Loon Gu Sai, Beijing, to 1909 
From 1909 to 1919
Charles Lang Freer (1854-1919), purchased from Loon Gu Sai, Beijing in 1909 
Freer Gallery of Art, gift of Charles Lang Freer in 1920 
 See Original Kakemono and Makimono List, L. 614, Freer Gallery of Art and Arthur M. Sackler Gallery Archives. According to Ingrid Larsen, "'Don’t Send Ming or Later Pictures': Charles Lang Freer and the First Major Collection of Chinese Painting in an American Museum," Ars Orientalis vol. 40 (2011), Loon Gu Sai was possibly Lunguzhai, a store in the antiques district of Liulichang.
This object exhibits seals, colophons, or inscriptions that could provide additional information regarding the object’s history; see Curatorial Remarks in the object record for further details.
 See note 1.
 The original deed of Charles Lang Freer's gift was signed in 1906. The collection was received in 1920 upon the completion of the Freer Gallery.
- Previous Owner(s) and Custodian(s)
Loon Gu Sai (C.L. Freer source)
Charles Lang Freer 1854-1919
Depicts, in the "blue and green style," an open pavilion overlooking a landscape with a bay. The mountainous landscape is dotted with various flowering trees and vines, as well as pine and bamboo. In the open pavilion three scholars, accompanied by two attendants, examine a painting. They are surrounded by three tables piled with bundles of scrolls and archaic metal vessels, and by a painting on a screen. In the courtyard outside the pavilion, a servant carries a red tray with cups. The pavilion and courtyard are enclosed by a fence whose gate is flanked by lion sculptures. Outside the gate, two men are approaching bearing bundles of scrolls. Six seals, siganture and inscription, label on back. One of two with F09.156.
Six seals, label on back.
The wealthy poet, painter, and collector, Wang Shen (ca. 1048-1103), was married to a younger sister of Emperor Shenzong of the Northern Song dynasty (reigned 106885). To house his collection of ancient paintings and works of calligraphy, Wang built the Hall of Precious Paintings in 1077 on the grounds of his opulent private estate near the Northern Song capital, Bianliang (modern Kaifeng, Henan Province), and asked his friend, the famous poet Su Shi (1037-1101), with whom he shared a passion for collecting, to commemorate the hall in an essay. An excerpt from Su's text is inscribed on the painting at upper left. The central figure seated at the desk represents Su Shi, while Wang Shen is the figure looking on from the left.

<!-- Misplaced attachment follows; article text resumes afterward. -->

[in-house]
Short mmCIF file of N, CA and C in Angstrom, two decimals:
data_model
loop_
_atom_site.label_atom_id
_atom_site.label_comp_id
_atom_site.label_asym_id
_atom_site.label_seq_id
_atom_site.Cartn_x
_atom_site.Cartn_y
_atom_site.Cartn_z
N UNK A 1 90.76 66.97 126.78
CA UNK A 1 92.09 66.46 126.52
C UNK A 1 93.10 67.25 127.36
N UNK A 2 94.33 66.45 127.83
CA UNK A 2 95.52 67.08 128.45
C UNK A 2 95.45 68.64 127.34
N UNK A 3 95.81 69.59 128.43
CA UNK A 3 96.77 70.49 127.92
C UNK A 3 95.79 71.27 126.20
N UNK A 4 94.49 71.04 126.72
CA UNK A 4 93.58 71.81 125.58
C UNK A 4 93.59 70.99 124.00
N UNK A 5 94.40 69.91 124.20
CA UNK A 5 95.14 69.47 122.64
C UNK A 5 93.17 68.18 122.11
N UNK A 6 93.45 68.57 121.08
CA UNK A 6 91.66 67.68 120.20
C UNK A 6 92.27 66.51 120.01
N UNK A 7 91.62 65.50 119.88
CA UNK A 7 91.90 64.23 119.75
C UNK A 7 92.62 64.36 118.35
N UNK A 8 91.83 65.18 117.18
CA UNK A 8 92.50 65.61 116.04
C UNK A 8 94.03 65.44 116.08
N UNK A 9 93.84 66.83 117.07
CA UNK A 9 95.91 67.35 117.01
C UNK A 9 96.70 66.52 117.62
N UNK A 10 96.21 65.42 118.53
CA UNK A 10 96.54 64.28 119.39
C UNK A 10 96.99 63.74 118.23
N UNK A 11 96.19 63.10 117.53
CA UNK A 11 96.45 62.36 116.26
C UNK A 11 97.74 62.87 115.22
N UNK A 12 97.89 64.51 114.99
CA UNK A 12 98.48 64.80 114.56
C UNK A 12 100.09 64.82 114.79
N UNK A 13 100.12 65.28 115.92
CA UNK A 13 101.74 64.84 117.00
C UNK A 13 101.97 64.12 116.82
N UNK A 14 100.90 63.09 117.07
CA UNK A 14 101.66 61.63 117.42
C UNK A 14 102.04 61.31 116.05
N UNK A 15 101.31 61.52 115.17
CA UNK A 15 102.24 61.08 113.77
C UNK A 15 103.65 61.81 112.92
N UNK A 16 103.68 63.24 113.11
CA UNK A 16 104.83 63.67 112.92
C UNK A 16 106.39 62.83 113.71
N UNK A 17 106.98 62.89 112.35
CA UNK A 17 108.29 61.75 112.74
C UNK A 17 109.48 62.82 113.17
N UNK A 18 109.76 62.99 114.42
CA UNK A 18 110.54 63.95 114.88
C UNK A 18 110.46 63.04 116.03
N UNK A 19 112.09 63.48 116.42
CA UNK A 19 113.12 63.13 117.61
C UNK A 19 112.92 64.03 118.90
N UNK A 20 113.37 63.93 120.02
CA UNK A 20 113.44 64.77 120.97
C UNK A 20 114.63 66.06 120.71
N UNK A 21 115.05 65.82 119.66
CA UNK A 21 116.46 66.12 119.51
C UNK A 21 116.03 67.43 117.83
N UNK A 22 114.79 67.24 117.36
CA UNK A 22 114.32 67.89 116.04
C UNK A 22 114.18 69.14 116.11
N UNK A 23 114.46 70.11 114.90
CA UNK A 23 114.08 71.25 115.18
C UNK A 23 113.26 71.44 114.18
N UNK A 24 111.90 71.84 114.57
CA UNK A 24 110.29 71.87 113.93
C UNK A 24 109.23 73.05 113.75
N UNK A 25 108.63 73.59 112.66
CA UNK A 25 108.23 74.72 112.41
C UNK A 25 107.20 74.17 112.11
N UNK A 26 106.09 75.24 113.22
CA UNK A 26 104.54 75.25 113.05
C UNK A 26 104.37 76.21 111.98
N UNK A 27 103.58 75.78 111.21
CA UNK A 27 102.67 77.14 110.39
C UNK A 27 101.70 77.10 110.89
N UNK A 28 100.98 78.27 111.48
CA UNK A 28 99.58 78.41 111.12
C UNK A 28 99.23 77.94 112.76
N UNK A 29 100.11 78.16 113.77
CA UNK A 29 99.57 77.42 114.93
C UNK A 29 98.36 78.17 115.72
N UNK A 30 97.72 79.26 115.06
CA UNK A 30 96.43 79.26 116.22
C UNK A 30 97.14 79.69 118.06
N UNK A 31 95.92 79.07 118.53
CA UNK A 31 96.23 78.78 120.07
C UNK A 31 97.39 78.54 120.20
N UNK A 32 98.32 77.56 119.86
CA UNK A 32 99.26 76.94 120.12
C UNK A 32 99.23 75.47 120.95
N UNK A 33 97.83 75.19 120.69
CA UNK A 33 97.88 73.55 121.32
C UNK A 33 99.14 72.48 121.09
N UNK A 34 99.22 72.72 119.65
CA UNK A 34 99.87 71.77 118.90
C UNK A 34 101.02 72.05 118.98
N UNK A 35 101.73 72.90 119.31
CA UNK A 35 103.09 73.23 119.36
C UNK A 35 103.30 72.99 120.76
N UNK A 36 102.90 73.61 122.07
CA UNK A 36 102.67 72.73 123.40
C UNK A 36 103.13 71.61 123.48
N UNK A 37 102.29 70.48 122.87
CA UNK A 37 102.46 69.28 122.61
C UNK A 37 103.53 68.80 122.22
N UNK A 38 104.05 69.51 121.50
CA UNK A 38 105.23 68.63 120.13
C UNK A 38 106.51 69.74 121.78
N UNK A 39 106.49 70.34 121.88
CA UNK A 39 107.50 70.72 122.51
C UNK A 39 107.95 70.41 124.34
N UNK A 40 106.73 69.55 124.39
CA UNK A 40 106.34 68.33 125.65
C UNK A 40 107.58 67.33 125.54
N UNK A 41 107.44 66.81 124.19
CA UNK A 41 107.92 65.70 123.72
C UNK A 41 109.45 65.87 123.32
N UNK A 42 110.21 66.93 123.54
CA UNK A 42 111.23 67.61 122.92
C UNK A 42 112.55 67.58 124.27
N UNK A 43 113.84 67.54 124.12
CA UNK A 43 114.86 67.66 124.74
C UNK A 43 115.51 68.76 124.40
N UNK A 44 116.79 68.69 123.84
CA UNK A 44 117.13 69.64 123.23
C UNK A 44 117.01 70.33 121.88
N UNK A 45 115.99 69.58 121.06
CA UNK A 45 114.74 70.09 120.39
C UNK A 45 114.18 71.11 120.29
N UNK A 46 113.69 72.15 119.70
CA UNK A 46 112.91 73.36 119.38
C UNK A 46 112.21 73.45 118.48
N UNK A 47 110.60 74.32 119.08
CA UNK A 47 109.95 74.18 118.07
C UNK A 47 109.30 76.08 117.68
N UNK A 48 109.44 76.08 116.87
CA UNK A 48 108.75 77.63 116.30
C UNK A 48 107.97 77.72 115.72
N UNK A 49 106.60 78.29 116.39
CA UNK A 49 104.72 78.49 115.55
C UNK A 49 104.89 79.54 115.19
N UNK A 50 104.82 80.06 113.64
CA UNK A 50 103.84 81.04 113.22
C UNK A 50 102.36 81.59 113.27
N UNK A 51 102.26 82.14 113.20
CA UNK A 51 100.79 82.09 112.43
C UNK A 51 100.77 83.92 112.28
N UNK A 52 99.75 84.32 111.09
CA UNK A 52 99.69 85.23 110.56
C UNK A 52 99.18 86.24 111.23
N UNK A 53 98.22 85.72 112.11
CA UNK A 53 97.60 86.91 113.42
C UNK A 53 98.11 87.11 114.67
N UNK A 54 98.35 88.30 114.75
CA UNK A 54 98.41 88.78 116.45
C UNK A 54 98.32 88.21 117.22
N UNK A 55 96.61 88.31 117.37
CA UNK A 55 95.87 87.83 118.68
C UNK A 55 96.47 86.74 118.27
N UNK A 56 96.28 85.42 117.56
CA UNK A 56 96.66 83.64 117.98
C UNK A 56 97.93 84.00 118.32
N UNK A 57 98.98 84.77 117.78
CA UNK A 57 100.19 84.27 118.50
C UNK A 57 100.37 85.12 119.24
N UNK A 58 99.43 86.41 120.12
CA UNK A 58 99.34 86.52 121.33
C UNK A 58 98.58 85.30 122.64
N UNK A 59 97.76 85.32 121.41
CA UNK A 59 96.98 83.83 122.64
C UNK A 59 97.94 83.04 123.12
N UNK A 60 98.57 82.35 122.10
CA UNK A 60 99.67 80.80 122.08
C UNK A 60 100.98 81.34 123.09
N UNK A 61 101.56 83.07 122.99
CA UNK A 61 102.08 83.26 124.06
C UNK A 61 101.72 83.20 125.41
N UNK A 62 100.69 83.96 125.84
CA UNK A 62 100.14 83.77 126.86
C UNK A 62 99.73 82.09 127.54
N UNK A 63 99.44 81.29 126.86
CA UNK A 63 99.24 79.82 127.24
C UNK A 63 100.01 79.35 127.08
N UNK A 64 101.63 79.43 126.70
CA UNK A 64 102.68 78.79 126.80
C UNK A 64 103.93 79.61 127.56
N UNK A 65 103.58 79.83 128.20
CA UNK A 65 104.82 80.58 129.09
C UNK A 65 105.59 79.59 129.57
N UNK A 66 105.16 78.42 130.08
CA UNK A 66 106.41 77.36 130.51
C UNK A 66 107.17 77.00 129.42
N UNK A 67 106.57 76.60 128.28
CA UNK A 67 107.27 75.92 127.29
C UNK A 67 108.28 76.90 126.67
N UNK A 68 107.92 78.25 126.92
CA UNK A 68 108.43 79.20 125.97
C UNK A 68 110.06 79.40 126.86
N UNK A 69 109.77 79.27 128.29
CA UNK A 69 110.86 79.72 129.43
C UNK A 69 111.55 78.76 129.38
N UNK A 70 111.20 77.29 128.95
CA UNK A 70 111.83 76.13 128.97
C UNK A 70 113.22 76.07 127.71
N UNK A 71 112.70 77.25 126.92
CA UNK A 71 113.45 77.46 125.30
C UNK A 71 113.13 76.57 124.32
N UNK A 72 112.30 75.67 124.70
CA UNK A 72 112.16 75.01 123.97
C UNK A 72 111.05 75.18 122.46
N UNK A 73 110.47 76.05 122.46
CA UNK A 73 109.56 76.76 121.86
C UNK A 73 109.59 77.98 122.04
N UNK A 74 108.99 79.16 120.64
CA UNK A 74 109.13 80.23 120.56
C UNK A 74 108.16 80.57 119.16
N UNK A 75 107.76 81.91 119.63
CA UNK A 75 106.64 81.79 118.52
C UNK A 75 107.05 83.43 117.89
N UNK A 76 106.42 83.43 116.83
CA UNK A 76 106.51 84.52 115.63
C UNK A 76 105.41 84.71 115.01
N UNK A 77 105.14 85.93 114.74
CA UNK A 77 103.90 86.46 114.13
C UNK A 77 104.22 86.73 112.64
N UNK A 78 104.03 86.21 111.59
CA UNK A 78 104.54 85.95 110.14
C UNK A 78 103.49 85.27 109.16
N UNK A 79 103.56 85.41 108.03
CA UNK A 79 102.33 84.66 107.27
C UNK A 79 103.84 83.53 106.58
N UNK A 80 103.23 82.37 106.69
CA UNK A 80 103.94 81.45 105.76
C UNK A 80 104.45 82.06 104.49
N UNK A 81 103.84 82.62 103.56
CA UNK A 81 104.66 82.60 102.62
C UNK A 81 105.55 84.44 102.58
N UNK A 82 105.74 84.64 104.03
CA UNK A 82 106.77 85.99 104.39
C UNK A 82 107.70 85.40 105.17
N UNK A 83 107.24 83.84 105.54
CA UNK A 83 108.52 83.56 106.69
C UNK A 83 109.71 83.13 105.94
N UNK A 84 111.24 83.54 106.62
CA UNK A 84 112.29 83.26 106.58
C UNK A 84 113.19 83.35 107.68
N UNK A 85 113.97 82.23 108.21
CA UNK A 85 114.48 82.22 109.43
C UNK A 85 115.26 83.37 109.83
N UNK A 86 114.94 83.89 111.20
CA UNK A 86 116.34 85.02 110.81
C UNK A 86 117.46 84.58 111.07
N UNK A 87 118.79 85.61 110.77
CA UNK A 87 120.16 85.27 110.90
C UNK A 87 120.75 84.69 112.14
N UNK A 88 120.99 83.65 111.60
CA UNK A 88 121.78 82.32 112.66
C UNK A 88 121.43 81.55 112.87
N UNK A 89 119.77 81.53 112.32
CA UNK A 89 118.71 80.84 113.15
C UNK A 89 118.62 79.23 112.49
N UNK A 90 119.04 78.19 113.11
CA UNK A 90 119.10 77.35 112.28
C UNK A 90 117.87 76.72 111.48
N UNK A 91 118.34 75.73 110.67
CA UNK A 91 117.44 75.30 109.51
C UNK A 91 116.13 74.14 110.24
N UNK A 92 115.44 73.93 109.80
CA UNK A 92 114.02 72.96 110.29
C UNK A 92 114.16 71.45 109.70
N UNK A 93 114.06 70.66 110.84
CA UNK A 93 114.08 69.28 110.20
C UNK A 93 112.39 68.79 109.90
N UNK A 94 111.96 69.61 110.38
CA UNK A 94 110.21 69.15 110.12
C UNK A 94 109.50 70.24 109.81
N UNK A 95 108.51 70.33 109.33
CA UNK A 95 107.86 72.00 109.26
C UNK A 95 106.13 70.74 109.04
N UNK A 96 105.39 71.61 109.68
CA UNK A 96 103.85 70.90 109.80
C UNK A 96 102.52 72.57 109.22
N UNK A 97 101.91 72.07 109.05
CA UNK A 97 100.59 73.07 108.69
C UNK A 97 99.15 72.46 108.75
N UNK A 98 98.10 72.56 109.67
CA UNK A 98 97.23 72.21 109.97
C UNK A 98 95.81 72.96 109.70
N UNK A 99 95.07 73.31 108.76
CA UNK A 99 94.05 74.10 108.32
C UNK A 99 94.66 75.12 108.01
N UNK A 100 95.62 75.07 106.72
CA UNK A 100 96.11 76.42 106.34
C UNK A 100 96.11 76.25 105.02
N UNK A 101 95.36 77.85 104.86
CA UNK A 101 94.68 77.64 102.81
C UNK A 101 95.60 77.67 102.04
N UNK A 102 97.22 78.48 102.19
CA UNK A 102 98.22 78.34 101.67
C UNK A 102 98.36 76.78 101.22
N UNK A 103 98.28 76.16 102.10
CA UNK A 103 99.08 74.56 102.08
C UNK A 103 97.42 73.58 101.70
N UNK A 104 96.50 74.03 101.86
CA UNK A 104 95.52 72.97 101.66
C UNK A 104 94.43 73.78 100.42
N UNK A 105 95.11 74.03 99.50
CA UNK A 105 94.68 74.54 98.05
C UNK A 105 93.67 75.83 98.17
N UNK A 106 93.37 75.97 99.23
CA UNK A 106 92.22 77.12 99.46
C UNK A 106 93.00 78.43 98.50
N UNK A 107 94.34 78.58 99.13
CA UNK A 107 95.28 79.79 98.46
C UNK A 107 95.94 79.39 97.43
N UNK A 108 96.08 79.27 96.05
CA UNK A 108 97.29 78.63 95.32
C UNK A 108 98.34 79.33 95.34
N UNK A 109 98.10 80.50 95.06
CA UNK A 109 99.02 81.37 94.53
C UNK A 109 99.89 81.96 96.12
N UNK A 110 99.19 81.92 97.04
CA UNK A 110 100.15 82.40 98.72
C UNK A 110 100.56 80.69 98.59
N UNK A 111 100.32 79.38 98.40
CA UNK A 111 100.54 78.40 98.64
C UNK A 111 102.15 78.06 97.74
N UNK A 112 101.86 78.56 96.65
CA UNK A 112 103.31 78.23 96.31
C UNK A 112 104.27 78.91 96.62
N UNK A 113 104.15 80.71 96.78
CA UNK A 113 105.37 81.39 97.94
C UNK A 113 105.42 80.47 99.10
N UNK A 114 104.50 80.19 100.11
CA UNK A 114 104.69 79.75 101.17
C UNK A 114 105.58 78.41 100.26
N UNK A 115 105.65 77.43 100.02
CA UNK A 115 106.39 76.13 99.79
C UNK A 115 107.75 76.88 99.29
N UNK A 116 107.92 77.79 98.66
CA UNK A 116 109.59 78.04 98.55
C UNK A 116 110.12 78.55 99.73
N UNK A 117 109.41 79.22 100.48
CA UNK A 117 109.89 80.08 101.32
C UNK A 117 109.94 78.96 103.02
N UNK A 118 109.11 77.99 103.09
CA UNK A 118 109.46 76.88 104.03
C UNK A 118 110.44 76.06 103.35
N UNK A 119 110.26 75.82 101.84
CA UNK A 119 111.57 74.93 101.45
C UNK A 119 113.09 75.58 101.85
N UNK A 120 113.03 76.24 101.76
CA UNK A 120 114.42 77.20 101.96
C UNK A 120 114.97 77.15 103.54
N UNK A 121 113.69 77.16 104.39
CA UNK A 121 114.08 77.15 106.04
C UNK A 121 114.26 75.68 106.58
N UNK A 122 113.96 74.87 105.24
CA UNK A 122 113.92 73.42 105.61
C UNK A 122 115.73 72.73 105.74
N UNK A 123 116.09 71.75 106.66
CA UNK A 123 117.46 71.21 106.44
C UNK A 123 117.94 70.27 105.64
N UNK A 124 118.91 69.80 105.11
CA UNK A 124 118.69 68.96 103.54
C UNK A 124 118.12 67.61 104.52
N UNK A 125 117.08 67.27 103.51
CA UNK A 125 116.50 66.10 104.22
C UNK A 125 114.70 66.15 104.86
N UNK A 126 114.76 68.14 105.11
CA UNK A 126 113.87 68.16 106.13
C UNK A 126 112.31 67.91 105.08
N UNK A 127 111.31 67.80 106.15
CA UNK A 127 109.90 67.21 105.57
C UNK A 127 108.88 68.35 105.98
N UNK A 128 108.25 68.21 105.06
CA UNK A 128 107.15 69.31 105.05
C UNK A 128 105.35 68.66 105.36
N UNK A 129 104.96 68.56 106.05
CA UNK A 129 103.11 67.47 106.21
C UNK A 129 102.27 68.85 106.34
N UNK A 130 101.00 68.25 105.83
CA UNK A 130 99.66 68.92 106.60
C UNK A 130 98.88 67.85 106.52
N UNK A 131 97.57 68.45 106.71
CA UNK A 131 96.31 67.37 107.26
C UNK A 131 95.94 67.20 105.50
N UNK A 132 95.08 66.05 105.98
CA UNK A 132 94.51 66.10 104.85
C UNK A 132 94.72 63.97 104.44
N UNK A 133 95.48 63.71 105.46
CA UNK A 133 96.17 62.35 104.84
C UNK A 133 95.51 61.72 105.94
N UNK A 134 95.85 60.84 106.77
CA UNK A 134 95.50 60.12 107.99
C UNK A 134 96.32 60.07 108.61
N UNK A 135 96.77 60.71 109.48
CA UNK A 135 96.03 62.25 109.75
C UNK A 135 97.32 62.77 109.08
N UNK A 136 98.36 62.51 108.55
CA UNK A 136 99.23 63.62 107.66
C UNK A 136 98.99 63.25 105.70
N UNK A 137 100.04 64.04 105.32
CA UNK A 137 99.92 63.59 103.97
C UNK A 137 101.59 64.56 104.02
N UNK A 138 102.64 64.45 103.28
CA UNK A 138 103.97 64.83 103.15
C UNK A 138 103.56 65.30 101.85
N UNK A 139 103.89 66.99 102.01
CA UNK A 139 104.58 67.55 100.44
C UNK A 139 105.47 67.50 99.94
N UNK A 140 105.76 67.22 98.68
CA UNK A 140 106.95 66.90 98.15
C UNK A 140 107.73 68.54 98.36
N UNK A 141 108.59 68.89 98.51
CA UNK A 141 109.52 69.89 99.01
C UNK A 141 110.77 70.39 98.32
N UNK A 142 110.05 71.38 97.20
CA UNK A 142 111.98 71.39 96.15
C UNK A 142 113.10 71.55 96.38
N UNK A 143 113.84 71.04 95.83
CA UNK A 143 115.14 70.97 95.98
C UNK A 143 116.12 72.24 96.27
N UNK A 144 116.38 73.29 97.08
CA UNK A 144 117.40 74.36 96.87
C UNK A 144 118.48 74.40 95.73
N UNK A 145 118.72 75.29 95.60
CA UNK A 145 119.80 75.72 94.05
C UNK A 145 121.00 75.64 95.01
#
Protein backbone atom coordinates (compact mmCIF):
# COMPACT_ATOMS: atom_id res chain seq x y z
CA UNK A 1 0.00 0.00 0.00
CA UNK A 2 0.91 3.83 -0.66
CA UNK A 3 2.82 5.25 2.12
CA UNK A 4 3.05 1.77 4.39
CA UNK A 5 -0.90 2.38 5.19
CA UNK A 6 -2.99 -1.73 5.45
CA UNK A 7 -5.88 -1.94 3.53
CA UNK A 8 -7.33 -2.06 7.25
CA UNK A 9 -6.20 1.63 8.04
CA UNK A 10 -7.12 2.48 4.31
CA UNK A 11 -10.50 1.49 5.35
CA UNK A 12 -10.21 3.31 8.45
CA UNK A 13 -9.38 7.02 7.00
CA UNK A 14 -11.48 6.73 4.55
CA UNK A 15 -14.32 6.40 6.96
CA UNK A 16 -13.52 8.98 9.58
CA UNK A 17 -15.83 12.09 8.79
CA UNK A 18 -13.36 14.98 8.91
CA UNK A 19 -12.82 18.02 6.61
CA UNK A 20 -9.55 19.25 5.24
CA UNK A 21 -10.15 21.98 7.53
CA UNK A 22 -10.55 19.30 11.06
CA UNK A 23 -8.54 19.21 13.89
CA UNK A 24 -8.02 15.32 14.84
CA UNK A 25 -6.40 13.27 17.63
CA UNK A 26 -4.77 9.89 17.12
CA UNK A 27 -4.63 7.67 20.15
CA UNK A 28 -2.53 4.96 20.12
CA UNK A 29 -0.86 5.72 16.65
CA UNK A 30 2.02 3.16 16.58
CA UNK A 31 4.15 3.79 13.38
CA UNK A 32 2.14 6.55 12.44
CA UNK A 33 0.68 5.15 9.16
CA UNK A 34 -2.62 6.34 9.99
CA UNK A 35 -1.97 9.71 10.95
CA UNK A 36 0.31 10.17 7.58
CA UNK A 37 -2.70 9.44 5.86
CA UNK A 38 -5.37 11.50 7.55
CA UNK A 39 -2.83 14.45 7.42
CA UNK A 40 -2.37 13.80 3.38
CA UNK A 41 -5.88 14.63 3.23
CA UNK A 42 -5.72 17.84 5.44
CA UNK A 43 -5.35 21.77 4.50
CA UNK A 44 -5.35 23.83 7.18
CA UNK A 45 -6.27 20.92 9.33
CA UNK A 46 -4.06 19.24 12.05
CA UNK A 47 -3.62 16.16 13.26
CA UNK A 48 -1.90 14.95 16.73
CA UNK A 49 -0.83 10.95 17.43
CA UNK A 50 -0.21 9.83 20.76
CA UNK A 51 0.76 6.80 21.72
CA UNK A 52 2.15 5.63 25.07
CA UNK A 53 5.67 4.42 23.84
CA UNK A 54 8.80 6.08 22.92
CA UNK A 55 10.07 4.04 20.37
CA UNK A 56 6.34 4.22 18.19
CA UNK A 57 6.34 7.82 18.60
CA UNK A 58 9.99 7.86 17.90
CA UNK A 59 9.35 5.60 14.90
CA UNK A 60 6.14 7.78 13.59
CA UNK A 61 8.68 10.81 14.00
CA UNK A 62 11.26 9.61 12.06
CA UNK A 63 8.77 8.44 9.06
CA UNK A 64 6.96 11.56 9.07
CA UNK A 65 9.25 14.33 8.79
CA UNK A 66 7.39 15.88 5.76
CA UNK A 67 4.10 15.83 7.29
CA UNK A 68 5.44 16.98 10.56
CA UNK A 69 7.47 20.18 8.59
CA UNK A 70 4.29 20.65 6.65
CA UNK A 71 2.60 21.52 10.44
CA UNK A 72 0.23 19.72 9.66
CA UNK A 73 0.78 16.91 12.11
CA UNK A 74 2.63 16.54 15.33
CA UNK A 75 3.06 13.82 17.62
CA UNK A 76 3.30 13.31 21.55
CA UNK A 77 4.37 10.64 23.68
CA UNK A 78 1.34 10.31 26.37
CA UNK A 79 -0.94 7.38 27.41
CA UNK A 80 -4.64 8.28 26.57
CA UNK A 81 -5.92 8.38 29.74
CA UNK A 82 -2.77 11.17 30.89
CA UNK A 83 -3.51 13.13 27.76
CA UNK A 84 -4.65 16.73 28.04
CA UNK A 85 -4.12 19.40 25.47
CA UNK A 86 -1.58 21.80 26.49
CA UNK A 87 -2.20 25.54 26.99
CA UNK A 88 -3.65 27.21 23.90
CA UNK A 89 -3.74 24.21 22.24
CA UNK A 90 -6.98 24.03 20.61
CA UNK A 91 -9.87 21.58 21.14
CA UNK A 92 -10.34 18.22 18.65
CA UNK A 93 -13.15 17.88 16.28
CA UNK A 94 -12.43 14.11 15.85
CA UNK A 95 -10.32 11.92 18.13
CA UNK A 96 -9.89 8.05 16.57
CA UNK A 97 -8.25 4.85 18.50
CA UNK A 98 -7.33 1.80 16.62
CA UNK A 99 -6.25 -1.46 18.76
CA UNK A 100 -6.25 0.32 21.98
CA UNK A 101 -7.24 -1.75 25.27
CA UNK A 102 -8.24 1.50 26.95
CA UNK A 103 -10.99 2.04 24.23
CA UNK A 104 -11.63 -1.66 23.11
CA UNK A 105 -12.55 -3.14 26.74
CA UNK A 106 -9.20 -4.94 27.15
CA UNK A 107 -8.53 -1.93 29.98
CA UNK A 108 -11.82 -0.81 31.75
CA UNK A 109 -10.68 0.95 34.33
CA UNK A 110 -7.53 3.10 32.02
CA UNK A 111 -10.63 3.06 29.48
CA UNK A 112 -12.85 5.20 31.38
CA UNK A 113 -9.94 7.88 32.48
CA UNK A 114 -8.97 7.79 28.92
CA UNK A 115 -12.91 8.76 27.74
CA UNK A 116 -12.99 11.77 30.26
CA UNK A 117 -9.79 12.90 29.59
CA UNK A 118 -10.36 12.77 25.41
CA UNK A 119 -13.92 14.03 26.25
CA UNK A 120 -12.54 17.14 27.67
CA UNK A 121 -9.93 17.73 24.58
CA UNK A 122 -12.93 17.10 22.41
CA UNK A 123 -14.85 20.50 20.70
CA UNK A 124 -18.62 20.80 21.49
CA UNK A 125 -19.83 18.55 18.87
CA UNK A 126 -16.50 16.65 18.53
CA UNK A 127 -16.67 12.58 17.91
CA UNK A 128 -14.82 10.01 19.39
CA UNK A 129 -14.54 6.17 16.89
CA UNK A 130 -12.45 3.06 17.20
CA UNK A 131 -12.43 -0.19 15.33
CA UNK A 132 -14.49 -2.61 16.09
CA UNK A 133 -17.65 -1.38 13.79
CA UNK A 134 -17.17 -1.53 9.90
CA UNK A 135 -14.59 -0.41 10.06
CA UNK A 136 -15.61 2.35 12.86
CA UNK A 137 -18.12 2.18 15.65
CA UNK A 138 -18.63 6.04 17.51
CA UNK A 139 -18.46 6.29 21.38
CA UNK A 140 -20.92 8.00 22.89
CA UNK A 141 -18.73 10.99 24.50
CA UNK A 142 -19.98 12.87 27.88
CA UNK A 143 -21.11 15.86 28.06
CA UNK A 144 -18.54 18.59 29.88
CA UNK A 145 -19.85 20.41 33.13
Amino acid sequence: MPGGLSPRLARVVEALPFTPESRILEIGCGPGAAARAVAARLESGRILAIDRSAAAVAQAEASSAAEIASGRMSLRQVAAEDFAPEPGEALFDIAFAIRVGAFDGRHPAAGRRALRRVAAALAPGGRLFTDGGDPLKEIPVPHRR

This painting is a seventeenth-century copy of a composition attributed to Qiu Ying, whose spurious signature appears at lower right. The inscription at upper left was ostensibly written by his famous contemporary, the calligrapher Zhu Yunming (1461-1527), but the style of writing bears little resemblance to Zhu's known works. This scroll is one of a pair with F1909.156
- Published References
- Chiu Shih-Hua, Lin Li-Chiang. "偽好物─16至18世紀蘇州片及其影響." Fineries of Forgery: "Suzhou Fakes" and Their Influence in the 16th to 18th Century. Exh. cat. Taiwan, Republic of China. p. 376, fig. 10.
- Collection Area(s)
- Chinese Art
- Web Resources
- Google Cultural Institute
- CC0 - Creative Commons (CC0 1.0)
CC0 - Creative Commons (CC0 1.0)
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